Labor accused of ‘erasing women’ after funding non-gendered cervical cancer campaign

Critics argue that the controversial campaign's language erases women and alienates key groups.

Labor accused of ‘erasing women’ after funding non-gendered cervical cancer campaign
A screenshot from the campaign.
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The Federal Government has allocated millions of dollars to a new cervical cancer campaign, sparking controversy over its use of non-gendered language.

Concerns have been raised by the Opposition about the $3.3 million funding awarded to ACON, a community organisation whose campaign phrases like “people with a cervix” and “front hole” instead of “vagina.

A 2023 awareness video produced by ACON omits the word “women” entirely, featuring an actor stating:

“If you have a cervix, the test can save your life.”

Federal Liberal Senator Claire Chandler criticised the language as unclear and offensive to women, questioning the government’s support for what she called a “radical ideology.”

“Questions need to be asked about why the government is paying taxpayer money hand-over-fist to this organisation to push their radical ideology that, quite frankly, is insulting to women and wildly out of step with what Australians would expect from our federal departments, particularly our federal health departments,” Senator Chandler said. “It’s really disappointing to see the federal government choosing to give money to a group that it knows is erasing what it means to be a woman.”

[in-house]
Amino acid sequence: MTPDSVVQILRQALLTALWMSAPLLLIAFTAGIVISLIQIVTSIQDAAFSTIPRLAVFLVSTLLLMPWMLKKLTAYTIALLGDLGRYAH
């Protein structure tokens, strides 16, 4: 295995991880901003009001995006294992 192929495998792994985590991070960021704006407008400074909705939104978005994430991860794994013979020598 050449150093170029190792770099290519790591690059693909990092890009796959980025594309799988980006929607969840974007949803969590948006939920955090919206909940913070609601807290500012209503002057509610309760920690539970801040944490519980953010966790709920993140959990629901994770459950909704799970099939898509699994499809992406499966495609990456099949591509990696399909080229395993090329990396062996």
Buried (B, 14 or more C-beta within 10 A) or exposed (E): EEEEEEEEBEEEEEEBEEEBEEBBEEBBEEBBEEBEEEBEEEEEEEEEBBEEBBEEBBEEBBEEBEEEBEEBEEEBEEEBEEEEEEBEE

Cervical cancer remains the fourth most common cancer among women globally, with the World Health Organisation reporting about 660,000 new cases in 2022.

In Australia, the disease claims over 200 lives annually, with more than 70% of cervical cancers occurring in women who have never been screened or are not up-to-date with screening.

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  • By Avi Yemini

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